Corporate Banner
Satellite Banner
Scientific Communities
Become a Member | Sign in
Home>News>This Article

£20m Boost for UK Regenerative Medicine

Published: Thursday, April 11, 2013
Last Updated: Thursday, April 11, 2013
Bookmark and Share
The MRC and British Heart Foundation (BHF) announced £20m of funding to boost the development of regenerative medicine therapies.

The awards will help UK scientists overcome some of the barriers to transforming laboratory discoveries in this emerging field into clinical applications that will address a spectrum of chronic and untreatable medical conditions.

Around £13m will be awarded through the first stage of the UK Regenerative Medicine Platform (UKRMP), which is jointly funded by the MRC, the Biotechnology and Biological Sciences Research Council and Engineering and Physical Sciences Research Council. This will establish three research ‘hubs’ that bring together teams of scientists with skills and expertise in a range of disciplines to tackle the grand challenges in regenerative medicine.

The BHF has pledged a further £7.5 million to fund scientists at three new dedicated research centres, based at prestigious universities across the UK. The three BHF Centres for Regenerative Medicine, funded by the Mending Broken Hearts Appeal, will specialise in looking for new treatments to repair the damage caused by a heart attack.

Regenerative medicine is a relatively new field of science which uses a range of biological tools to repair or replace damaged tissue. This field has the potential to transform medical care by providing treatments for incurable conditions such as heart disease, Parkinson’s disease, blindness and liver failure.

Though there have been many advances in laboratory studies of stem cells and other regenerative approaches, to date relatively few therapies have made it to human trials. This is largely because cell-based therapies are far more complex than traditional small molecule drugs, and require further research and new approaches to make sure they are safe, effective and can be produced in the volumes required to treat large numbers of patients.

The UKRMP hubs will work together, with the BHF centres, to address these issues and develop the tools, technologies and engineering solutions needed to take regenerative therapies into the clinic. The hubs will each focus on a specific theme:

•    Engineering and exploiting the stem cell niche (microenvironment), led by the MRC Centre for Regenerative Medicine at the University of Edinburgh.
•    Safety and efficacy of cell therapies, led by the MRC Centre for Drug Safety Science at the University of Liverpool.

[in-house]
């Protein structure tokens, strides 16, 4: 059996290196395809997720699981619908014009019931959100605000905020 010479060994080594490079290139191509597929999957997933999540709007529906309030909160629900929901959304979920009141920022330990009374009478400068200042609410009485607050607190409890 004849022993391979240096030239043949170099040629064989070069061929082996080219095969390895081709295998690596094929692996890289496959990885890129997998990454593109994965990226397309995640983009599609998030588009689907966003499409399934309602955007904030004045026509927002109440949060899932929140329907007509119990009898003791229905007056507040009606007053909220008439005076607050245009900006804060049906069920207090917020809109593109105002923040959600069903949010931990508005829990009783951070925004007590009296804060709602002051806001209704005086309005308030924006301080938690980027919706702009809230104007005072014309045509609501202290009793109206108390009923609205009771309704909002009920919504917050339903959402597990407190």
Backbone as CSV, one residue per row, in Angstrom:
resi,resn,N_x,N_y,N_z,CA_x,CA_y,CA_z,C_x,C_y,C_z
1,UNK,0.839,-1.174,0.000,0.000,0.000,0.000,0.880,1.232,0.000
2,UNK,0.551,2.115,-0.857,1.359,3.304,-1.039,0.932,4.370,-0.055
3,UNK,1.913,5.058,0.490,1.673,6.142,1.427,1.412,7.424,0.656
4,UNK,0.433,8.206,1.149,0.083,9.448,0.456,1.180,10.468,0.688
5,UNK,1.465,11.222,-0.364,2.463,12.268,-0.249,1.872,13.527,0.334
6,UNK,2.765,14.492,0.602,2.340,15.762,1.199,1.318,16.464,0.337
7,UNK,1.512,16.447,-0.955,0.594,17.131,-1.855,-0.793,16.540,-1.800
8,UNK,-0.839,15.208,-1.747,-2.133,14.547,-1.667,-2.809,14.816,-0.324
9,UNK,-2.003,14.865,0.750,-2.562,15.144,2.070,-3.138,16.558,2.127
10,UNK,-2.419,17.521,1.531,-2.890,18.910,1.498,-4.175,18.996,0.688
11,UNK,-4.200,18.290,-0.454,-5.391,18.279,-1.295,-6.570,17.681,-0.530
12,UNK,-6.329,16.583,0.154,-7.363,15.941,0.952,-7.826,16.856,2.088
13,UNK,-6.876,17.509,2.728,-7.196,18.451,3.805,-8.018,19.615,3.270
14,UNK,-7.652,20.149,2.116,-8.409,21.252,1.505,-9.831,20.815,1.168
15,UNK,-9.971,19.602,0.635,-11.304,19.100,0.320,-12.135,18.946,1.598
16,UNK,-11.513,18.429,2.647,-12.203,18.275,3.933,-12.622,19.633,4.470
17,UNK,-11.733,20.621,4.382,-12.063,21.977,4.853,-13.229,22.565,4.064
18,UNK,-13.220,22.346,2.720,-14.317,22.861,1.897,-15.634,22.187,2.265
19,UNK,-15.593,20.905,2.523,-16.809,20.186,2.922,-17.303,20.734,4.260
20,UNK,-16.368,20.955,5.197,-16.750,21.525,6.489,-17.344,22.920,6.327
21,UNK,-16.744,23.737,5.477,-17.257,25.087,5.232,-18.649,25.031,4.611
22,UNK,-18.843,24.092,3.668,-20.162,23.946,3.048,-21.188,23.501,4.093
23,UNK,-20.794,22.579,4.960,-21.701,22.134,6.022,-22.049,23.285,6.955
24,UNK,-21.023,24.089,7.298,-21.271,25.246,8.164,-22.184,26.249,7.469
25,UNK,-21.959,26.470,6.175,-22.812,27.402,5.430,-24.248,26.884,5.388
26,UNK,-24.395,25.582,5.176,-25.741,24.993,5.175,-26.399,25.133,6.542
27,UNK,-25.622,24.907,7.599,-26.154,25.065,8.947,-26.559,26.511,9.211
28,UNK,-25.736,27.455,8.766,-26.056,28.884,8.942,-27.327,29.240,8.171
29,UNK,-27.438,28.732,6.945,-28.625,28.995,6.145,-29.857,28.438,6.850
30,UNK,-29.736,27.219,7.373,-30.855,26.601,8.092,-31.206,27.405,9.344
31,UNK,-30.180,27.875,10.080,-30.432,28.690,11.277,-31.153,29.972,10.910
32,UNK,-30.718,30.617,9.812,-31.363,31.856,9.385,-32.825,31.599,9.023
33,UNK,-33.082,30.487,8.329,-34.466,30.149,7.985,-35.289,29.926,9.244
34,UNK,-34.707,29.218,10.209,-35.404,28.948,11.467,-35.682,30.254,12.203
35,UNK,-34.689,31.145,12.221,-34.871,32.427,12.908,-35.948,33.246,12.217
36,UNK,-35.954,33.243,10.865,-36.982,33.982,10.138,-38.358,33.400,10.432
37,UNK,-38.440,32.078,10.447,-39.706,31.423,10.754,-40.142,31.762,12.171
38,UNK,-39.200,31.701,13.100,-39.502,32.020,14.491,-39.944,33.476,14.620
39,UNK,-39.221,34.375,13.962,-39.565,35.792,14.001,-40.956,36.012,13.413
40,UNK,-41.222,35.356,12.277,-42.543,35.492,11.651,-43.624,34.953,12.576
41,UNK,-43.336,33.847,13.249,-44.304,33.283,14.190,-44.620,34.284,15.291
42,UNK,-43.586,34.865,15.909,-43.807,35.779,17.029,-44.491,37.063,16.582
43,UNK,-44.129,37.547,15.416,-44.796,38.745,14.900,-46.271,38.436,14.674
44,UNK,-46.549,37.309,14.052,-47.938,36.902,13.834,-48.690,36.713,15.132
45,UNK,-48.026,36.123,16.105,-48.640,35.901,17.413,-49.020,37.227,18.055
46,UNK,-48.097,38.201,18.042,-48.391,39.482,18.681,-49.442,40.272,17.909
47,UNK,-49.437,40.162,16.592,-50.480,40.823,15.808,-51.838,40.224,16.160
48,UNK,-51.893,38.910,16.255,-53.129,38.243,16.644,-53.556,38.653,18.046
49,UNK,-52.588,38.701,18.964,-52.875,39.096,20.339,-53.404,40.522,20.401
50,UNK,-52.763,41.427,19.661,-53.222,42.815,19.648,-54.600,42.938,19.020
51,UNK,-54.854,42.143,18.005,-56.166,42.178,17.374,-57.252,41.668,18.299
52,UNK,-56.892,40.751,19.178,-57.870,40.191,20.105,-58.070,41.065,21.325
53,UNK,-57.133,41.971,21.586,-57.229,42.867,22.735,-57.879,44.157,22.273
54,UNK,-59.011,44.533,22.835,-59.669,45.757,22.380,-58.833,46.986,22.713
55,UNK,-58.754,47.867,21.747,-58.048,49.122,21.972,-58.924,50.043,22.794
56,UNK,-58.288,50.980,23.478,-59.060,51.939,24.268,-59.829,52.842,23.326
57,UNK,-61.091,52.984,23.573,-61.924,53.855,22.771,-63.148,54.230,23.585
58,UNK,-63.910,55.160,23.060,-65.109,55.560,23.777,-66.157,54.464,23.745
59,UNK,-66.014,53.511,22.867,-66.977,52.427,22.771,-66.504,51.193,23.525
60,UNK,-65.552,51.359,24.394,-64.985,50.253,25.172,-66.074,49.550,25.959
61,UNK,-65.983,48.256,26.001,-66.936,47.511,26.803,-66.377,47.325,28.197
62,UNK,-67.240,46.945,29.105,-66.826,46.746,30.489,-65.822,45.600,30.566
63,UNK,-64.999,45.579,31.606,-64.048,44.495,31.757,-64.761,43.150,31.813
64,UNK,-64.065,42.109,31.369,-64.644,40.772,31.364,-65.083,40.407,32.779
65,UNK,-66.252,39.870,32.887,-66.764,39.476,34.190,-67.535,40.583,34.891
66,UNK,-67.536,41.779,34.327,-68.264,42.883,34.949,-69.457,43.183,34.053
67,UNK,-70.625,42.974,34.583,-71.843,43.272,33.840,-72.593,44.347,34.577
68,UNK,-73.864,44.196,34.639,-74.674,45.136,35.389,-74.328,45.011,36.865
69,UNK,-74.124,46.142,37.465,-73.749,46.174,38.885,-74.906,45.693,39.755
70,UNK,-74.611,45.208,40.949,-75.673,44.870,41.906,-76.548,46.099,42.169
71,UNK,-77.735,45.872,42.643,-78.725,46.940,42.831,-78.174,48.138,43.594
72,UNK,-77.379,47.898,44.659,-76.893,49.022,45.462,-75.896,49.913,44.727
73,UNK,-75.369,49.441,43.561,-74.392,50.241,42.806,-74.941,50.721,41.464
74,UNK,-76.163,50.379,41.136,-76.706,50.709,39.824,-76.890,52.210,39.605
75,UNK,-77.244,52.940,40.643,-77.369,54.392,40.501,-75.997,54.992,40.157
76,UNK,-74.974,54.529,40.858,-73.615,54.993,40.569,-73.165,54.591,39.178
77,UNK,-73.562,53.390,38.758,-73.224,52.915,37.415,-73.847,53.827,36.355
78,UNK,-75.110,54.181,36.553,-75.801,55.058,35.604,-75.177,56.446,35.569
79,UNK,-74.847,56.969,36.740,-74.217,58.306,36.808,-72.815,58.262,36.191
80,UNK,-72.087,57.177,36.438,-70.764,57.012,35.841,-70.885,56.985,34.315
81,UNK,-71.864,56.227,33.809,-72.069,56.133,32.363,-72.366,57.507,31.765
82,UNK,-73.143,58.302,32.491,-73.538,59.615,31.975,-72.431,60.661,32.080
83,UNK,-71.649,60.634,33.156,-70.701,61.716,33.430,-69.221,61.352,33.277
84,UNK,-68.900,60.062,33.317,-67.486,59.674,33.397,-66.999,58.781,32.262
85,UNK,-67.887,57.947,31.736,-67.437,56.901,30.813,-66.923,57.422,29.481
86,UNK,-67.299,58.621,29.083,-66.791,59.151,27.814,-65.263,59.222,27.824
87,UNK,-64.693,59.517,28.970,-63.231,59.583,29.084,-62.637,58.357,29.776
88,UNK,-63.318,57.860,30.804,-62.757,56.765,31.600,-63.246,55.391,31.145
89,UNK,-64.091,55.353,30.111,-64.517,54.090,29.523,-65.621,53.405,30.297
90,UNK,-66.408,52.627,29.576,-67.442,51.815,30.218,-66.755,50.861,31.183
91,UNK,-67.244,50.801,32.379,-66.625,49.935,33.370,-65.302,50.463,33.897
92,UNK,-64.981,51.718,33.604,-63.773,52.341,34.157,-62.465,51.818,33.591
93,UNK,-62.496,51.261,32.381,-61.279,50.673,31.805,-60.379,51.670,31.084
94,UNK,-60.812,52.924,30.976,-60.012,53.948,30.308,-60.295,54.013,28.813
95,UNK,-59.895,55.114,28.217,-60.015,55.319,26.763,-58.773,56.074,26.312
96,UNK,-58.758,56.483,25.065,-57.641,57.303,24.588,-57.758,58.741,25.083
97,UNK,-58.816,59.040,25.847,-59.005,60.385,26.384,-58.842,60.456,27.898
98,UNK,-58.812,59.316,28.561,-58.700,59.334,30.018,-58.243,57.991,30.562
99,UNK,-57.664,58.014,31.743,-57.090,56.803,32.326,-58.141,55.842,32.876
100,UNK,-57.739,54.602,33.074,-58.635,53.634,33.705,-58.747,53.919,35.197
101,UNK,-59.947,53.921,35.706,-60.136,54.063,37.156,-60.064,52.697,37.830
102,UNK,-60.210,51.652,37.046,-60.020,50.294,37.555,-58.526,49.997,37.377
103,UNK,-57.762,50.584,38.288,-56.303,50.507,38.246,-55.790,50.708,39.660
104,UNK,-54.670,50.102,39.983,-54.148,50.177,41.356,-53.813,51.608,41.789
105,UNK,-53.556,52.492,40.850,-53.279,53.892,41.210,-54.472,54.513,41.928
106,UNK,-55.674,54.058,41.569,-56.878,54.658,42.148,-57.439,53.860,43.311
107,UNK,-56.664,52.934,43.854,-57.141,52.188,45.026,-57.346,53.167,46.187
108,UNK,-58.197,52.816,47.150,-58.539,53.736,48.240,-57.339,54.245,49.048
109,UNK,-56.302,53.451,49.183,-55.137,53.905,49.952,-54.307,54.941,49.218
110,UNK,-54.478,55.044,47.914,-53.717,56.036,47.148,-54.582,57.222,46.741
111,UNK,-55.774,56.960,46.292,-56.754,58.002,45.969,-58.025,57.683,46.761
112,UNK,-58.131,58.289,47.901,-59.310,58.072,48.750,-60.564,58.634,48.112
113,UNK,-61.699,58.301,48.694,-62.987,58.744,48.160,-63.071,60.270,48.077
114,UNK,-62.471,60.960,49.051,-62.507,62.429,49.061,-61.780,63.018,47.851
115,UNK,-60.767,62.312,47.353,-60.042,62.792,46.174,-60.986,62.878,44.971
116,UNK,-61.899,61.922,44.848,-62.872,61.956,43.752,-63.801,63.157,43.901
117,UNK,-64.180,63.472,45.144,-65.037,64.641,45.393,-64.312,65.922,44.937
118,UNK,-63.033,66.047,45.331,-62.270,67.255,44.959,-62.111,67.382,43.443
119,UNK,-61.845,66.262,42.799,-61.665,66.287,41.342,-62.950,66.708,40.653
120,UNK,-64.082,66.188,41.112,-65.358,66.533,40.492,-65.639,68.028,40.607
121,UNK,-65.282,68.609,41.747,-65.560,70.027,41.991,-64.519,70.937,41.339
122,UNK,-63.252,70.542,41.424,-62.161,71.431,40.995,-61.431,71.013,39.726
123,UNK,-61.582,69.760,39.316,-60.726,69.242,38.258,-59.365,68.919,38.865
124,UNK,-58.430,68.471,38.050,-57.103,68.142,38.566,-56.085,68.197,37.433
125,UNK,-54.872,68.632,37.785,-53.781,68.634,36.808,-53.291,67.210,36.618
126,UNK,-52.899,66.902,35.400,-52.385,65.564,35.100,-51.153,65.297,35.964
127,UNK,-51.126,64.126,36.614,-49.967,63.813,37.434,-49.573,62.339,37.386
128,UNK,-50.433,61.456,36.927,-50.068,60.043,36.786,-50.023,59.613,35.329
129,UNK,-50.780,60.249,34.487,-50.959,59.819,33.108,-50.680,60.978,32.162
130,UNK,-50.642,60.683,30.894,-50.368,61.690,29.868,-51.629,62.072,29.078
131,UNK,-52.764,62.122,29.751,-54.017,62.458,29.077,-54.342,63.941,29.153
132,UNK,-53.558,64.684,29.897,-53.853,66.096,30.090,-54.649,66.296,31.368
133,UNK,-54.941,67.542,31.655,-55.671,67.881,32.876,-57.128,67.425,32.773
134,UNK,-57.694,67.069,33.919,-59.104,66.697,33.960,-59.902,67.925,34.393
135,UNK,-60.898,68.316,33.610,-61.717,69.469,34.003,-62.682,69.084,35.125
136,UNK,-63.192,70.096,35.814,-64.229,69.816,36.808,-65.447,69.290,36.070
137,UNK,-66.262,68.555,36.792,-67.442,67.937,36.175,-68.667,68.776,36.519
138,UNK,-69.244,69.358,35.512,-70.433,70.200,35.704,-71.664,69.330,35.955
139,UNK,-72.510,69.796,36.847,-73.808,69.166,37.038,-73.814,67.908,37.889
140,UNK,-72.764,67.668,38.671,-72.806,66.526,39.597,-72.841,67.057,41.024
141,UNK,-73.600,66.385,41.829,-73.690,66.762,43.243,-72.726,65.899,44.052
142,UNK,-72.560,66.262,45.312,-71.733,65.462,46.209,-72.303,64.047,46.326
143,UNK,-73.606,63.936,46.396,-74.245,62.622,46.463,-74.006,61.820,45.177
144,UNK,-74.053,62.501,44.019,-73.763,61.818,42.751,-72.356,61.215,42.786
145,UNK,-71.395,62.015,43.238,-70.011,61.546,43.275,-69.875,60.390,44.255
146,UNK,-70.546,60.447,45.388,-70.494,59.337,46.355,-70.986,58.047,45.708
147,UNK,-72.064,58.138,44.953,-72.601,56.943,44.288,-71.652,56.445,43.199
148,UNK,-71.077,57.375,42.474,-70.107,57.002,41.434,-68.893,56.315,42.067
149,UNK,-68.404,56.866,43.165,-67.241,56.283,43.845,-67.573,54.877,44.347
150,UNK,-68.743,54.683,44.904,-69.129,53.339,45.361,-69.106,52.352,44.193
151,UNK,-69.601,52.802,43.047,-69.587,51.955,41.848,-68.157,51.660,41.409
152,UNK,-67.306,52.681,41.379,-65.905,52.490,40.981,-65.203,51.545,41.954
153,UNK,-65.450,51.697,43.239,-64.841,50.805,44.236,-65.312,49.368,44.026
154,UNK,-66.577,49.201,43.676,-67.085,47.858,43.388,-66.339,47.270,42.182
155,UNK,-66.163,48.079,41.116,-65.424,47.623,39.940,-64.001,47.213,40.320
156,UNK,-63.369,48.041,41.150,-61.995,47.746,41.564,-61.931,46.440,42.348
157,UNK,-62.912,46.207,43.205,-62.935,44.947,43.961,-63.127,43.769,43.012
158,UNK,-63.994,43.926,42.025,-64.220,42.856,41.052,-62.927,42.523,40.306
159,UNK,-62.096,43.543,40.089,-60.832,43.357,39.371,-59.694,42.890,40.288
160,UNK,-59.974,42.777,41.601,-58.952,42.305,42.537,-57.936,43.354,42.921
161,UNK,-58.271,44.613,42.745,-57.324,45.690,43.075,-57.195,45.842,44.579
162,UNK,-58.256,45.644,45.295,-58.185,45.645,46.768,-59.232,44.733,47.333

•    Acellular (biomaterial) approaches and targeted drug delivery for tissue regeneration, led by the University of Nottingham.

A further hub looking at the development of high quality, stable stem cell lines and their direction towards specific tissue types to support manufacture for clinical application is expected to be established later in the year. In total, the UKRMP aims to invest £25m by March 2014.

Minister for Universities and Science David Willetts said:

“Regenerative medicine is a hugely promising area of science, which is why it featured in our Strategy for UK Life Sciences and was identified as one of the eight great technologies. This investment will help take excellent basic research through to clinical application, benefitting patients and driving growth.”

Dr Rob Buckle from the MRC, who is Director of the UKRMP, said:

“Today’s investment from the Research Councils and British Heart Foundation will help the UK move closer to realising the full potential of regenerative medicine to transform the lives of patients. By bringing together experts from a broad range of scientific disciplines the hubs will help forge links between academia and industry to drive innovation, promote clinical and commercial development of therapies and help grow a vibrant UK bioindustry in this area.”

Professor Peter Weissberg, Medical Director at the BHF, said:

“We’re excited by the transformational impact these centres could have on science aimed at repairing heart damage. By working with the UK Regenerative Medicine Platform’s hubs, our BHF Centres of Regenerative Medicine will turn groundbreaking research into real benefits for people with heart failure. We have committed to spending £7.5m on these centres over the coming years from our Mending Broken Hearts Appeal, but this depends crucially on continued support from the public. You can help by supporting our Mending Broken Hearts Appeal.”

Further Information
Access to this exclusive content is for Technology Networks Premium members only.

Join Technology Networks Premium for free access to:

  • Exclusive articles
  • Presentations from international conferences
  • Over 2,800+ scientific posters on ePosters
  • More Than 4,000+ scientific videos on LabTube
  • 35 community eNewsletters

Sign In

Forgotten your details? Click Here
If you are not a member you can join here

*Please note: By logging into you agree to accept the use of cookies. To find out more about the cookies we use and how to delete them, see our privacy policy.

Related Content

A Fundamental Protection Mechanism Against Formalin In Mammals is Revealed
Formaldehyde, or formalin, is well known to all of us as a common chemical used in many industrial processes and also as a preservative, remarkably we also produce formaldehyde in our bodies.
Wednesday, September 30, 2015